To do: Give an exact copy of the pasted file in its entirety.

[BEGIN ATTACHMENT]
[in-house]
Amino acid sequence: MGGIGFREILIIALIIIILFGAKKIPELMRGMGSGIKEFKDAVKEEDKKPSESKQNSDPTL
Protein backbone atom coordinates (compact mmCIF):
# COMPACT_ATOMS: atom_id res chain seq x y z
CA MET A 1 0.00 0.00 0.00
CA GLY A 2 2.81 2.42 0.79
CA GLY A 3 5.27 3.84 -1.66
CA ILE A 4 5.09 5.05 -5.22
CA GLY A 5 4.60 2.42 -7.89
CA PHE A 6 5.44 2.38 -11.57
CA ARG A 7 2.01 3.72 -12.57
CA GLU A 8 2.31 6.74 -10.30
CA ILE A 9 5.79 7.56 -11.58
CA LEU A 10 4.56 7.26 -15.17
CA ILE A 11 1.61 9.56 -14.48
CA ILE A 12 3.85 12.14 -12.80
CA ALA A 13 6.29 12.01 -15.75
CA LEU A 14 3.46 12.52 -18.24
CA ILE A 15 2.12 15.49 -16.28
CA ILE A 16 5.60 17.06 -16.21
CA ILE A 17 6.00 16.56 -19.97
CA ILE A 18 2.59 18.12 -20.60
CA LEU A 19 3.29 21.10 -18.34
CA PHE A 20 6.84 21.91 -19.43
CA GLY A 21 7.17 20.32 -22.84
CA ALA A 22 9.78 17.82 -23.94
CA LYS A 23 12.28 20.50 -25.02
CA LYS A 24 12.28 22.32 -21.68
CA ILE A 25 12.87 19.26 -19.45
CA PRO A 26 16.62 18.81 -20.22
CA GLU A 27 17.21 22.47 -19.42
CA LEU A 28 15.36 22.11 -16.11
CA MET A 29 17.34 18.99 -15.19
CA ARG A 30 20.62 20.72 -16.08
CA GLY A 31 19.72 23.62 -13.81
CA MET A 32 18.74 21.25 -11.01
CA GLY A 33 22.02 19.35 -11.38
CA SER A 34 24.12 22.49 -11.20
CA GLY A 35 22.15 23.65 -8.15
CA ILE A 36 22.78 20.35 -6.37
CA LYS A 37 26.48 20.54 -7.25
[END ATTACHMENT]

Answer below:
[in-house]
Amino acid sequence: MGGIGFREILIIALIIIILFGAKKIPELMRGMGSGIKEFKDAVKEEDKKPSESKQNSDPTL
Protein backbone atom coordinates (compact mmCIF):
# COMPACT_ATOMS: atom_id res chain seq x y z
CA MET A 1 0.00 0.00 0.00
CA GLY A 2 2.81 2.42 0.79
CA GLY A 3 5.27 3.84 -1.66
CA ILE A 4 5.09 5.05 -5.22
CA GLY A 5 4.60 2.42 -7.89
CA PHE A 6 5.44 2.38 -11.57
CA ARG A 7 2.01 3.72 -12.57
CA GLU A 8 2.31 6.74 -10.30
CA ILE A 9 5.79 7.56 -11.58
CA LEU A 10 4.56 7.26 -15.17
CA ILE A 11 1.61 9.56 -14.48
CA ILE A 12 3.85 12.14 -12.80
CA ALA A 13 6.29 12.01 -15.75
CA LEU A 14 3.46 12.52 -18.24
CA ILE A 15 2.12 15.49 -16.28
CA ILE A 16 5.60 17.06 -16.21
CA ILE A 17 6.00 16.56 -19.97
CA ILE A 18 2.59 18.12 -20.60
CA LEU A 19 3.29 21.10 -18.34
CA PHE A 20 6.84 21.91 -19.43
CA GLY A 21 7.17 20.32 -22.84
CA ALA A 22 9.78 17.82 -23.94
CA LYS A 23 12.28 20.50 -25.02
CA LYS A 24 12.28 22.32 -21.68
CA ILE A 25 12.87 19.26 -19.45
CA PRO A 26 16.62 18.81 -20.22
CA GLU A 27 17.21 22.47 -19.42
CA LEU A 28 15.36 22.11 -16.11
CA MET A 29 17.34 18.99 -15.19
CA ARG A 30 20.62 20.72 -16.08
CA GLY A 31 19.72 23.62 -13.81
CA MET A 32 18.74 21.25 -11.01
CA GLY A 33 22.02 19.35 -11.38
CA SER A 34 24.12 22.49 -11.20
CA GLY A 35 22.15 23.65 -8.15
CA ILE A 36 22.78 20.35 -6.37
CA LYS A 37 26.48 20.54 -7.25